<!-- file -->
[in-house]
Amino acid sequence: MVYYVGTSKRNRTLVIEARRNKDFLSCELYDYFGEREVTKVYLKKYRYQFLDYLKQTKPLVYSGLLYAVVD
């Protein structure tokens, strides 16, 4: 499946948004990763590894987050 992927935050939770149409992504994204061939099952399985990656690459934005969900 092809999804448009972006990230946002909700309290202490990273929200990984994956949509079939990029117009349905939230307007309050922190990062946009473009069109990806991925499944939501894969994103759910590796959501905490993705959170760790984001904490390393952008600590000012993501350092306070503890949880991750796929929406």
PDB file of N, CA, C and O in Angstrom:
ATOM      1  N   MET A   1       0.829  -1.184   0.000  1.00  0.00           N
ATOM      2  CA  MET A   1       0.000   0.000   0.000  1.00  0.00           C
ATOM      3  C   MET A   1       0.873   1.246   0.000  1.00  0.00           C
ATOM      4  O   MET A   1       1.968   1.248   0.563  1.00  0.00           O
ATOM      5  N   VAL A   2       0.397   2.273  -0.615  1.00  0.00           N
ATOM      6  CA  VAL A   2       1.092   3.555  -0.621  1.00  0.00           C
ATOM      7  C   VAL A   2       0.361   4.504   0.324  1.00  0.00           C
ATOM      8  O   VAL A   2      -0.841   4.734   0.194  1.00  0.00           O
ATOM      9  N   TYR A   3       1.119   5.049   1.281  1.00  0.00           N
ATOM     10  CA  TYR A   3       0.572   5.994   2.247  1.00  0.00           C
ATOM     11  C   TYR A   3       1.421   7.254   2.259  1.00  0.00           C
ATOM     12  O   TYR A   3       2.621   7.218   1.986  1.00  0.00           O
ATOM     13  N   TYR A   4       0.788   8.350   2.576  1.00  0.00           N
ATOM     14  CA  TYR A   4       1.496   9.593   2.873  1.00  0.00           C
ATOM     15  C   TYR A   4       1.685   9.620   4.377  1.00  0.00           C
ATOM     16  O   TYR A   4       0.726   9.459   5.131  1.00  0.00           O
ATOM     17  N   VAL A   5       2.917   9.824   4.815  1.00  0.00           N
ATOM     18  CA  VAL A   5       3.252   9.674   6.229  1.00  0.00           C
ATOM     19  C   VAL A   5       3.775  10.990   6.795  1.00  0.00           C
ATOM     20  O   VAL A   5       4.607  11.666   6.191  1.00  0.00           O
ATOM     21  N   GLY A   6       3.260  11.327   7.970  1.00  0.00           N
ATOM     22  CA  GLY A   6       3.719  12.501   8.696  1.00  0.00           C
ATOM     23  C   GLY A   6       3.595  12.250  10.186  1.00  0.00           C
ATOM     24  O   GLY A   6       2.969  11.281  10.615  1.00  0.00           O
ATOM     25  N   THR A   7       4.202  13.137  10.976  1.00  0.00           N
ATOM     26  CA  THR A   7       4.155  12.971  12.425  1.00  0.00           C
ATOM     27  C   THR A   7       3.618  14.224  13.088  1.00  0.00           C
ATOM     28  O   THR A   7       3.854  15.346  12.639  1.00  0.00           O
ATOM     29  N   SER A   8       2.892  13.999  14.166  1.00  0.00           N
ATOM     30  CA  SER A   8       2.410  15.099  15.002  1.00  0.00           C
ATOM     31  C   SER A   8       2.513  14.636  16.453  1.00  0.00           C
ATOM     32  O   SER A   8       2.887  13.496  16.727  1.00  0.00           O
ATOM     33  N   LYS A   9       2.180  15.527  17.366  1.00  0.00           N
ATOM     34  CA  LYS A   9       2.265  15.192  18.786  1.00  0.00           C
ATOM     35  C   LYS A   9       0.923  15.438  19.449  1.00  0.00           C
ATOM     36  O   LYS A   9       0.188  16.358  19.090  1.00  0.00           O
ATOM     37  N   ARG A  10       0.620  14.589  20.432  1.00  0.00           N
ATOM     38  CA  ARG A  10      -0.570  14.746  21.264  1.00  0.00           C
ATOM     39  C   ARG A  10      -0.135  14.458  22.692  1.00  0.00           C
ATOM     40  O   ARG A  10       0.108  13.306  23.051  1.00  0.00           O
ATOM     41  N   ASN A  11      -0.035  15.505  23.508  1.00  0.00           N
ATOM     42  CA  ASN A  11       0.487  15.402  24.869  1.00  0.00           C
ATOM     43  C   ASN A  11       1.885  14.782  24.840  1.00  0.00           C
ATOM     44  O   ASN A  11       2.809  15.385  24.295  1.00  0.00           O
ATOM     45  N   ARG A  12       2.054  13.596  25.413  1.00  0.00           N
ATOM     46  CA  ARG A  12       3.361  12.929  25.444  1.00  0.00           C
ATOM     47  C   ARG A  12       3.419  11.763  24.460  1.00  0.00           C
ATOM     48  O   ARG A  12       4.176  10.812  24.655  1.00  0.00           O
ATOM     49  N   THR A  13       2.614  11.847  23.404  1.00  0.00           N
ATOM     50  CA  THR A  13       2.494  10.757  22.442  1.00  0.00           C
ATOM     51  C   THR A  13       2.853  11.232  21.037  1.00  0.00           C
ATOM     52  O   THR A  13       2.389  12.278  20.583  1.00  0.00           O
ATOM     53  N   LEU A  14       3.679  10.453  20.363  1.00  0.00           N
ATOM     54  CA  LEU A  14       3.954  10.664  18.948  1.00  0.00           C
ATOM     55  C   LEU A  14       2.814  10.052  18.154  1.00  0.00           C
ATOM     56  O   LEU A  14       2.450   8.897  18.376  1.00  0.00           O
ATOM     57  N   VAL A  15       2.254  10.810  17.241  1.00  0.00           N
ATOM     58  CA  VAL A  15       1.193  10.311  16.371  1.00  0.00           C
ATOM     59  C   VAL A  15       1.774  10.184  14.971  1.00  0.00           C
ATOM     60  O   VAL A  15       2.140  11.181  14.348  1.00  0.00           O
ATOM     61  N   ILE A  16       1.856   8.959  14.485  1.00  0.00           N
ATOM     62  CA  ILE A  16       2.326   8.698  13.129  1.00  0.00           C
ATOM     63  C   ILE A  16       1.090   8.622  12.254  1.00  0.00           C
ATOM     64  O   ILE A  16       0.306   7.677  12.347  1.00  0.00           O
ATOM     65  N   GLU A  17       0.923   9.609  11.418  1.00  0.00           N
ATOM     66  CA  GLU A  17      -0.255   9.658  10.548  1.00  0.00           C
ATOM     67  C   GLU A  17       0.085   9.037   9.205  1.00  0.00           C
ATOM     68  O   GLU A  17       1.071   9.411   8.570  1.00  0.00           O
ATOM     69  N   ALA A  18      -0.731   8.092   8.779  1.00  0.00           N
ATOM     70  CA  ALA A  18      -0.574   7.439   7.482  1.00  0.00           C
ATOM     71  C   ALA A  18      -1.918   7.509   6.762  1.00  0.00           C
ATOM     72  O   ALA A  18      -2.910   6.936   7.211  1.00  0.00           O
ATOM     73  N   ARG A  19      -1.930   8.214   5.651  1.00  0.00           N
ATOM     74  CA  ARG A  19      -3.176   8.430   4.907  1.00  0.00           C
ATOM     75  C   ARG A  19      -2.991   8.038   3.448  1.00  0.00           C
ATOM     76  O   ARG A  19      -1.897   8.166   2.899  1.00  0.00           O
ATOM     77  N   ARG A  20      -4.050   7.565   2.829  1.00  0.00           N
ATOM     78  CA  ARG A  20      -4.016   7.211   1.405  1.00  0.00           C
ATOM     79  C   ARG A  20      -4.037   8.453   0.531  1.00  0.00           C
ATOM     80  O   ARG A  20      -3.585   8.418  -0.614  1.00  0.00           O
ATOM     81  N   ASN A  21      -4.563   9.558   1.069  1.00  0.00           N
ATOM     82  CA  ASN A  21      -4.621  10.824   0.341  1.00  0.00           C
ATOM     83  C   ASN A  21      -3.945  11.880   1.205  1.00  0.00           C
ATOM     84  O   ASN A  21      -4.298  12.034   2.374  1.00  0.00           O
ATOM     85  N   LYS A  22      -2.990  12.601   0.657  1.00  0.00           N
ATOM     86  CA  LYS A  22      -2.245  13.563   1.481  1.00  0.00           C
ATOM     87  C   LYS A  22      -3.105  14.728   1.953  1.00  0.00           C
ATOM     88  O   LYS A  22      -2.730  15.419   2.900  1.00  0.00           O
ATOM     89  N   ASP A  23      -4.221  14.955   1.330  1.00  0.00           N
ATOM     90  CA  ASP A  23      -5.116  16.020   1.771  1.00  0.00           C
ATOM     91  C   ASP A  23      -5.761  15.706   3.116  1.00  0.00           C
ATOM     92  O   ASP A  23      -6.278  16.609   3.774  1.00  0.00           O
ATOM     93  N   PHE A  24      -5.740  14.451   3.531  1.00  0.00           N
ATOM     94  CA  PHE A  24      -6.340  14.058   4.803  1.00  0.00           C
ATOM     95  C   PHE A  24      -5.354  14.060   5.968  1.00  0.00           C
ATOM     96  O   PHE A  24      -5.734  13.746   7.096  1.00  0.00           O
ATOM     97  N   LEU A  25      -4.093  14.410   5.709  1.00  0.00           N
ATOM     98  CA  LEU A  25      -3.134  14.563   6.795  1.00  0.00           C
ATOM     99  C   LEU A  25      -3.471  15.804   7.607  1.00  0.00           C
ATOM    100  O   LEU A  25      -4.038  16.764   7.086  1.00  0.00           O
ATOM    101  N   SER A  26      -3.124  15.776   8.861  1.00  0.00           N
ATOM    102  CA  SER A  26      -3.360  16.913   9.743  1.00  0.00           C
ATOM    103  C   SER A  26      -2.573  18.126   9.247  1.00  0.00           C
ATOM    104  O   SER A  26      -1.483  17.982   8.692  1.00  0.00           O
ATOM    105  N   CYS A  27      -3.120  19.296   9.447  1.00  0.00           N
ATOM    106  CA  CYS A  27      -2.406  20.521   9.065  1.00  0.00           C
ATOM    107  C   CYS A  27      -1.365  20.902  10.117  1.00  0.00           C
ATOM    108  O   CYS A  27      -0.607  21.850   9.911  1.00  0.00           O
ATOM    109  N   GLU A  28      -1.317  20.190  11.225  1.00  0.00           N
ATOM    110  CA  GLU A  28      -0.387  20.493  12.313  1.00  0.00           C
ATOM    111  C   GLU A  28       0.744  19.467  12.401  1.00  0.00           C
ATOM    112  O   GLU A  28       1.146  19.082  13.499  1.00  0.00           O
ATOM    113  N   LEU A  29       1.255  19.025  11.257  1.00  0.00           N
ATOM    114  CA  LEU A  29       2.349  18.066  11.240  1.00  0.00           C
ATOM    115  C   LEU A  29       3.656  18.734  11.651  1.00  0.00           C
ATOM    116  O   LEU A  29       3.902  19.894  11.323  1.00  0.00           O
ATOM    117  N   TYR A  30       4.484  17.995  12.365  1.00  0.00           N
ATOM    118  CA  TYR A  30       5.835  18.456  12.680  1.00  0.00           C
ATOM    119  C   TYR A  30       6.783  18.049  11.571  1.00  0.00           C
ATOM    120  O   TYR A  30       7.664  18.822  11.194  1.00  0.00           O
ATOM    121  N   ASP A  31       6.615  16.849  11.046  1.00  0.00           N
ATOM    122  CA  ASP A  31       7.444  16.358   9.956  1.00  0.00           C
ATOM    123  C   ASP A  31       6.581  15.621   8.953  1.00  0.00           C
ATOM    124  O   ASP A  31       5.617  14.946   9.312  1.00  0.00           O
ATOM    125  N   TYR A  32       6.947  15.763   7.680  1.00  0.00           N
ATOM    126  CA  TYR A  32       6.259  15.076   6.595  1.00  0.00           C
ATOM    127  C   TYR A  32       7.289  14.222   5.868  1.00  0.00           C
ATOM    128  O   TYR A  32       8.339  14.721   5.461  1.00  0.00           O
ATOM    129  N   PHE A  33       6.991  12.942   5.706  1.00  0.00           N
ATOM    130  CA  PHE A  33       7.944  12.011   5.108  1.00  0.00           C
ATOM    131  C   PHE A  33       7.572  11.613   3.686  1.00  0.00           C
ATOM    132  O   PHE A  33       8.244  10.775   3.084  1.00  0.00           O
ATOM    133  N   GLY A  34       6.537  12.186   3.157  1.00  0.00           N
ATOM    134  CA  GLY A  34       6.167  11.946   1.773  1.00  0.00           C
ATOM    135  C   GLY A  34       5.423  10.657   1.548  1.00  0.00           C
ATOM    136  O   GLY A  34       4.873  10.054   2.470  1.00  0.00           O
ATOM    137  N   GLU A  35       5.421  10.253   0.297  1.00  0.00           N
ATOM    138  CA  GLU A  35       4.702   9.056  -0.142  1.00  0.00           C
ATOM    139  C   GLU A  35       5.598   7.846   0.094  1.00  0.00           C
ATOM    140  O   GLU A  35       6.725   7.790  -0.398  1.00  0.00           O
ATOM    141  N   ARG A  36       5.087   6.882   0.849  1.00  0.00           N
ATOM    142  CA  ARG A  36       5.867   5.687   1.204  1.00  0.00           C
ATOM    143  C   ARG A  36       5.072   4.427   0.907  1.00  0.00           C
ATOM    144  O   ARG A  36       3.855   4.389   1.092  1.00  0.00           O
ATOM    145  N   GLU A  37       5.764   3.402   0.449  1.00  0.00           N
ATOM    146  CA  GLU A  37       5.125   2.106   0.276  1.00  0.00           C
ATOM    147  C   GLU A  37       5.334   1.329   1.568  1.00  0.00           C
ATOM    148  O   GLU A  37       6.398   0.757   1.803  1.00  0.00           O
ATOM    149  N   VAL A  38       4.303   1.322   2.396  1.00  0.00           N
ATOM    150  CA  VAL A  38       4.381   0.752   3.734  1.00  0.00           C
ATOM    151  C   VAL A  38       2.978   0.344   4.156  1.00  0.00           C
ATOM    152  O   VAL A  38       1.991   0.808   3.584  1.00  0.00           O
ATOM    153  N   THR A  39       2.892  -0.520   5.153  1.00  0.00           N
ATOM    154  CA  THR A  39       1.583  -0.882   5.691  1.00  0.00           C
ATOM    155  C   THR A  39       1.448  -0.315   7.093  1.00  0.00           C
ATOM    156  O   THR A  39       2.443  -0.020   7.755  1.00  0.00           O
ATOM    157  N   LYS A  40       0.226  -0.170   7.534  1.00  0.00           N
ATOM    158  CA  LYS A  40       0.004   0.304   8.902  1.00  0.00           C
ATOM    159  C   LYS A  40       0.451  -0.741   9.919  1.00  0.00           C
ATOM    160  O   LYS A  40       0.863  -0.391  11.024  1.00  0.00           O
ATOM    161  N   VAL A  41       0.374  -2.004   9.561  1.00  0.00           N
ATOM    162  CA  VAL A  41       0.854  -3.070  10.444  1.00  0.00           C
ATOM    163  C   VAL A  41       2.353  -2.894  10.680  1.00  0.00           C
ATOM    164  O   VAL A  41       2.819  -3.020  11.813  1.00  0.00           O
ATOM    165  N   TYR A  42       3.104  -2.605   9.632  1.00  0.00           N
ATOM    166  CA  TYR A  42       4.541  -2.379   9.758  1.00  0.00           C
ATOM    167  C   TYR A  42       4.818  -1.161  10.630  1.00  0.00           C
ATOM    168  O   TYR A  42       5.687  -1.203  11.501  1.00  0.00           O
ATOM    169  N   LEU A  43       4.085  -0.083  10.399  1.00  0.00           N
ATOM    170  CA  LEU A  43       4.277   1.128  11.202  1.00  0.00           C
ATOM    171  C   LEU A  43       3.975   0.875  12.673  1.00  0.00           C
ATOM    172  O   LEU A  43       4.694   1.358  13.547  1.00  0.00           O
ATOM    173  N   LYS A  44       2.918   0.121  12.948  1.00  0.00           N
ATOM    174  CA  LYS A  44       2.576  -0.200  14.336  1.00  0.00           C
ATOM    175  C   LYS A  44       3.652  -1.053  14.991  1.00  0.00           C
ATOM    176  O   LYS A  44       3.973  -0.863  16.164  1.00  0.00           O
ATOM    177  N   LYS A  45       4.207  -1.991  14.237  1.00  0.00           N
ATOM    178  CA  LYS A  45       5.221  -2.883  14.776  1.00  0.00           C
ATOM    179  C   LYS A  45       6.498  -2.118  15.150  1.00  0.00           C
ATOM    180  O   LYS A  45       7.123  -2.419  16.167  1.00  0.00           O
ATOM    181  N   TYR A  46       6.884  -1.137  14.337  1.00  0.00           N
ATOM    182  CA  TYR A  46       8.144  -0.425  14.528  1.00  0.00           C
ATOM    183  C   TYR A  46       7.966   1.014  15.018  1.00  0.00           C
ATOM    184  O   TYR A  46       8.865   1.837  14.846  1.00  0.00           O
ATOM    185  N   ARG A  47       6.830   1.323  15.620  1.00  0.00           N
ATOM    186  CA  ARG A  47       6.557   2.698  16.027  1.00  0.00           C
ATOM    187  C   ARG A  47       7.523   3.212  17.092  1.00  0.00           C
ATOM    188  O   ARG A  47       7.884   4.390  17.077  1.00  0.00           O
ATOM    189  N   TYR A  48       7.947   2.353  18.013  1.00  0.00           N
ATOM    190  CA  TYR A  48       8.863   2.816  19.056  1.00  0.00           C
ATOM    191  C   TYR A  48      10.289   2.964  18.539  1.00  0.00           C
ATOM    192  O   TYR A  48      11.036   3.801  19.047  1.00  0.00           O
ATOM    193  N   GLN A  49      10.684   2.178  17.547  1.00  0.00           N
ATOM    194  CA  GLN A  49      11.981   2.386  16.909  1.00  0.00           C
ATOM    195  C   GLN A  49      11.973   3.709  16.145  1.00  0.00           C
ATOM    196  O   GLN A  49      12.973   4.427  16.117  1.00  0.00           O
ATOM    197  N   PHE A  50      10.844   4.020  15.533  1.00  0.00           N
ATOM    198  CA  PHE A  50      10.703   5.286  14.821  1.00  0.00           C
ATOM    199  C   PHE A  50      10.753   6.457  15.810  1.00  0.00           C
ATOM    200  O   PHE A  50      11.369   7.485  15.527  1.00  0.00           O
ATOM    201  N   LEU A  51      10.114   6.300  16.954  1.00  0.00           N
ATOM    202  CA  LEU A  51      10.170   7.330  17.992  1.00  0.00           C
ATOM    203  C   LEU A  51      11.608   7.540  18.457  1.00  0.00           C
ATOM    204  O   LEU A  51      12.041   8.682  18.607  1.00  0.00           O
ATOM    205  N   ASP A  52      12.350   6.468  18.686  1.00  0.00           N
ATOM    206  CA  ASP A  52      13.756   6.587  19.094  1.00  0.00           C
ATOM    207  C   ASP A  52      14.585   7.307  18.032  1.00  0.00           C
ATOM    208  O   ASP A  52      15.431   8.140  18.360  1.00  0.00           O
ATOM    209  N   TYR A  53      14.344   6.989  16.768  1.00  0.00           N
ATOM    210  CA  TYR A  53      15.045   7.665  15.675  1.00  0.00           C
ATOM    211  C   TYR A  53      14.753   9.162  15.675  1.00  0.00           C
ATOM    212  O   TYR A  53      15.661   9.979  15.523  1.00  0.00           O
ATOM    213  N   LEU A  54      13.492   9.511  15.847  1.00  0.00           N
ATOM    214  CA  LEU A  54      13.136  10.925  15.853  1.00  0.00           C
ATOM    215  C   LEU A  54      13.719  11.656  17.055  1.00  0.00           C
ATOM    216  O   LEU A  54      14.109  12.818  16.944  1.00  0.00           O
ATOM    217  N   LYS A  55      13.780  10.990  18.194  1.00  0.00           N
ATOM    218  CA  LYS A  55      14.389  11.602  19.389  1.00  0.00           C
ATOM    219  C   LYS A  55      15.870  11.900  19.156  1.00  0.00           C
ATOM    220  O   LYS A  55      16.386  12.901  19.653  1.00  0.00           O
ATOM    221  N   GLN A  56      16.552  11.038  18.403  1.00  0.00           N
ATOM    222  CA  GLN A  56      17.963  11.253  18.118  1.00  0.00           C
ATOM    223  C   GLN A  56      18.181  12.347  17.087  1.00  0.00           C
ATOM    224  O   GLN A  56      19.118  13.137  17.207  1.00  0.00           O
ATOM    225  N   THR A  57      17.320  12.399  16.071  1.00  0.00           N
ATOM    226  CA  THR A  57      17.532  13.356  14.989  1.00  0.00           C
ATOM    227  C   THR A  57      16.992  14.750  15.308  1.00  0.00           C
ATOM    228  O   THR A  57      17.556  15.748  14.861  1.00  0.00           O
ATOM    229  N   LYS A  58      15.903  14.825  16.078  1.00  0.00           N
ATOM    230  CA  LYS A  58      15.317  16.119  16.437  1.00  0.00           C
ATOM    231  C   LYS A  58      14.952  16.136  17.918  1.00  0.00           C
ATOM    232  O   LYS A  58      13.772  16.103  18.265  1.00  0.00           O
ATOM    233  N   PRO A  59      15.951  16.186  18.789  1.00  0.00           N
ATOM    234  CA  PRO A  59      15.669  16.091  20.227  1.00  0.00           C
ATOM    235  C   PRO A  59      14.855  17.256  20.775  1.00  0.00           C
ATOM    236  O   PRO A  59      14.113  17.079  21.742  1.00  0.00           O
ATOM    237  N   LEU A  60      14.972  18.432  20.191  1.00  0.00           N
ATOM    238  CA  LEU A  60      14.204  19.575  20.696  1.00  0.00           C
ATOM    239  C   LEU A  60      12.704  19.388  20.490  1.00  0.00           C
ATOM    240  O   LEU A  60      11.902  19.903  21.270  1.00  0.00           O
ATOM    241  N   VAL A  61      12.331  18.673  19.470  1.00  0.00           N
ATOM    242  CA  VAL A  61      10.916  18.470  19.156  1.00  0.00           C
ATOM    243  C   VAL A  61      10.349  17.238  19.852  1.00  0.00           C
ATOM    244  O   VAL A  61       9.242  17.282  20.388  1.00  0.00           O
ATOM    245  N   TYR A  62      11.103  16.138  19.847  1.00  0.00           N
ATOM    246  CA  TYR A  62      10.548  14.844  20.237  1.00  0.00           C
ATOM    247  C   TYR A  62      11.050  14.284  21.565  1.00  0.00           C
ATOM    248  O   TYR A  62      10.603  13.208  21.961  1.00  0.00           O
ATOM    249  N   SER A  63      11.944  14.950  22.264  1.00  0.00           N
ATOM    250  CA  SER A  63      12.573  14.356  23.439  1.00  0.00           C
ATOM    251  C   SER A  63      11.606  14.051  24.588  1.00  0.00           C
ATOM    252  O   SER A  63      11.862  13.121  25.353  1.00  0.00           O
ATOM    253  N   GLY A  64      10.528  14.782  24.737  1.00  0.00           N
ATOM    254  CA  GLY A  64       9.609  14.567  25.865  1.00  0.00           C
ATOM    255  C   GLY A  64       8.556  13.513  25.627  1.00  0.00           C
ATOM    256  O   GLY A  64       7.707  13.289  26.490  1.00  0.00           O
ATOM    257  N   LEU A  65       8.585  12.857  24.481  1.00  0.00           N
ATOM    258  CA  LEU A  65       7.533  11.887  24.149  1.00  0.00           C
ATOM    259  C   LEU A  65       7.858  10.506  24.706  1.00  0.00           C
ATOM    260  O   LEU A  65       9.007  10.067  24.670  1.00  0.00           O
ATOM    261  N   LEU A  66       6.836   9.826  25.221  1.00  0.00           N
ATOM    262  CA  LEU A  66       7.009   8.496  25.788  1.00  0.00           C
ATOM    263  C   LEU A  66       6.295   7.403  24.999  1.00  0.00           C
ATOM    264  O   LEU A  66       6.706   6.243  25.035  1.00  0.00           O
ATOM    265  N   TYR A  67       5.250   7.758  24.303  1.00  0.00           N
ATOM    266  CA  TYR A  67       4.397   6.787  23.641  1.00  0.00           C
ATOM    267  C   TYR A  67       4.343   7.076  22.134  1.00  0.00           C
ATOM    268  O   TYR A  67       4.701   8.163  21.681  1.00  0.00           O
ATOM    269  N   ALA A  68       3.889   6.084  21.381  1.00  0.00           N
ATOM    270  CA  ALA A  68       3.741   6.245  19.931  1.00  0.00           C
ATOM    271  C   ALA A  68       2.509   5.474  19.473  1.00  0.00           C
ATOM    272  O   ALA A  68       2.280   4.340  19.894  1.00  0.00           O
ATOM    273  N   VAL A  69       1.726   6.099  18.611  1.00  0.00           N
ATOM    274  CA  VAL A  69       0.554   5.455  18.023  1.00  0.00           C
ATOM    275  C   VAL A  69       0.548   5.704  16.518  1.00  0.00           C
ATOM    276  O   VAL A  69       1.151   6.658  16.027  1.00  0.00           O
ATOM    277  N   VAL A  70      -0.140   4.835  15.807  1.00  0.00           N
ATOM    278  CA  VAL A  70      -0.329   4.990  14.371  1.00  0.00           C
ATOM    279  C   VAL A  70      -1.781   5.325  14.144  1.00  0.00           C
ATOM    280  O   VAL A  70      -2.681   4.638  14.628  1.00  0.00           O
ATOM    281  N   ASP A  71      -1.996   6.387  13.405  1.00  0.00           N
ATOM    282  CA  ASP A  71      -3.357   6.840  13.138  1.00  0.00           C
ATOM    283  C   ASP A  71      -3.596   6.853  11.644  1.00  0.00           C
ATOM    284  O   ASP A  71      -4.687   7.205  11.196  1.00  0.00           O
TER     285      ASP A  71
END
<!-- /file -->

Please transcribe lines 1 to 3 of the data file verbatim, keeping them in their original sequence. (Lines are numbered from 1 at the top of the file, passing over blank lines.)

[in-house]
Amino acid sequence: MVYYVGTSKRNRTLVIEARRNKDFLSCELYDYFGEREVTKVYLKKYRYQFLDYLKQTKPLVYSGLLYAVVD
């Protein structure tokens, strides 16, 4: 499946948004990763590894987050 992927935050939770149409992504994204061939099952399985990656690459934005969900 092809999804448009972006990230946002909700309290202490990273929200990984994956949509079939990029117009349905939230307007309050922190990062946009473009069109990806991925499944939501894969994103759910590796959501905490993705959170760790984001904490390393952008600590000012993501350092306070503890949880991750796929929406």